British students could also find it a disadvantage if fewer international students come to the island.

British students are less likely to study abroad for a variety of reasons. The "internationalization at home", the strong presence of international students at the universities with almost 20 percent, had created a certain balance. It is very possible that the number of students from EU member states, which currently accounts for more than 28 percent of international students, will decrease in Great Britain with rising tuition fees. And this will also change the so-called “classroom balance”, i.e. the intellectual contribution and the impulses of the different groups, at British universities.

Although Switzerland never belonged to the EU, Swiss students and EU citizens in Great Britain have so far only had to pay reduced tuition fees. Do you think such a special regulation is also conceivable for the 27 member states of the EU?

Since the British government has increasingly withdrawn from student funding and research funding in recent years, this is doubtful. British universities rely on fee income. It is difficult to think of a third category - in addition to "home fees" and "non EU international fees", as before, as a further group then perhaps the "former EU member state fees". How did you justify this to other international students after the elimination of the principle of equal treatment within the EU?

You just mentioned research funding. What are the consequences of leaving the EU in this regard?

In addition to Germany, Great Britain has so far received the highest amount of European funding for research and innovation with a share of ten percent. The British government will have to absorb the loss of European funding. The universities in the United Kingdom would also no longer be eligible for the ERC (European Research Council) grants, which at some British universities account for up to 15 percent of the research budget. The top five universities of Cambridge, Oxford, UCL, Imperial College and Edinburgh currently draw around 20 percent of their public funding from EU funds.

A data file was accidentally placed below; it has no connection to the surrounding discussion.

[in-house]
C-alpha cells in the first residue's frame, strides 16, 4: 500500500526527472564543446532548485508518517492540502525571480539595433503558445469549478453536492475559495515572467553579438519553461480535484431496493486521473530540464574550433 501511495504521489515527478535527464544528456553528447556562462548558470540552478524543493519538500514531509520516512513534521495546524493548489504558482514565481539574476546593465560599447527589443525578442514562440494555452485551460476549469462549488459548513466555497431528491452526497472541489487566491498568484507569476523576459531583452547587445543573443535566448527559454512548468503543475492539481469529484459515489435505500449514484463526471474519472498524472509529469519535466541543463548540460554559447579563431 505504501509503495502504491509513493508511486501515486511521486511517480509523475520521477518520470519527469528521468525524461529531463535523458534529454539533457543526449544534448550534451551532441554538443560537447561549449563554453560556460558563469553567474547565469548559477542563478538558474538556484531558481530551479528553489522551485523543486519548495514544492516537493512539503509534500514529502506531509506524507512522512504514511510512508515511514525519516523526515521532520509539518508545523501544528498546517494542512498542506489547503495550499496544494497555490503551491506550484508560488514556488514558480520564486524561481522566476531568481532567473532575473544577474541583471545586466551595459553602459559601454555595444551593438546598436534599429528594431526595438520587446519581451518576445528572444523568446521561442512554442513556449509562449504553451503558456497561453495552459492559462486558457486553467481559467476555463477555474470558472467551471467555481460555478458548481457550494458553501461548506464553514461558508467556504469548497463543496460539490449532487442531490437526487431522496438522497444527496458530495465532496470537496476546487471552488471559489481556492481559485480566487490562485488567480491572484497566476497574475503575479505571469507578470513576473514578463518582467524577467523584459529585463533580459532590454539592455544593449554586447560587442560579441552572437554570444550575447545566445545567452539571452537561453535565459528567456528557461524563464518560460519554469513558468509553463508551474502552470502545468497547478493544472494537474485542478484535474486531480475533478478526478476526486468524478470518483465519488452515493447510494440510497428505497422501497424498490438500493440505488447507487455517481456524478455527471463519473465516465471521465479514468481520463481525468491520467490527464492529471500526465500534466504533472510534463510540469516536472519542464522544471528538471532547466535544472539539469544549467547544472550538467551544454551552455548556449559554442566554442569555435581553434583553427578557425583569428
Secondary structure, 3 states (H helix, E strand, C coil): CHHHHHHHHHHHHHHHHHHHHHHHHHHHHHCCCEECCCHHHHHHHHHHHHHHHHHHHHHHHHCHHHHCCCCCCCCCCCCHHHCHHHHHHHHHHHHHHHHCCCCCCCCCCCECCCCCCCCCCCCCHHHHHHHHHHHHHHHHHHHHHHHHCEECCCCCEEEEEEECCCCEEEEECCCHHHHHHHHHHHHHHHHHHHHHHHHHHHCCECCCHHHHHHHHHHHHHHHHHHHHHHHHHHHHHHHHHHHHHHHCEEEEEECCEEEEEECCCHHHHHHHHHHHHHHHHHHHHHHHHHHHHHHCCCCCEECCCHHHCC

Which scenarios are conceivable in this regard?

That depends largely on the UK's future status, which will be negotiated over the next two (or more) years. Will the country remain part of the European Economic Area? Or will it be treated as a normal non-EU country by the EU? That would then presumably also mean that Great Britain would no longer receive any more money from the European Union's framework program for research and innovation, "Horizon 2020". The equivalent of around 930 million euros was lost each year. The London-based technology group Digital Science has published a study according to which it would hit nanotechnology, forestry and evolutionary biology in particular - research areas more than half of which are funded by EU funds. The question is whether science receives the necessary financial support, even if other areas previously funded by the EU, such as agriculture or regional and structural funding, also show a need.

Could Brexit also have an impact on the projects “Higher and Further Education Opportunities and Perspectives for Syrians” (HOPES) and “European Union Support for Higher Education in the ASEAN Region” (SHARE), in which Germany is represented by the DAAD and in Consortium working with Great Britain?

That also depends on the future status of Great Britain in relation to the EU. We are concerned about the tendency to assign Great Britain a junior rather than a senior role in joint projects. We have close ties to the UK. Should the country no longer be fully eligible to apply in our joint consortia in the future, we would have to rethink many of our successful joint projects.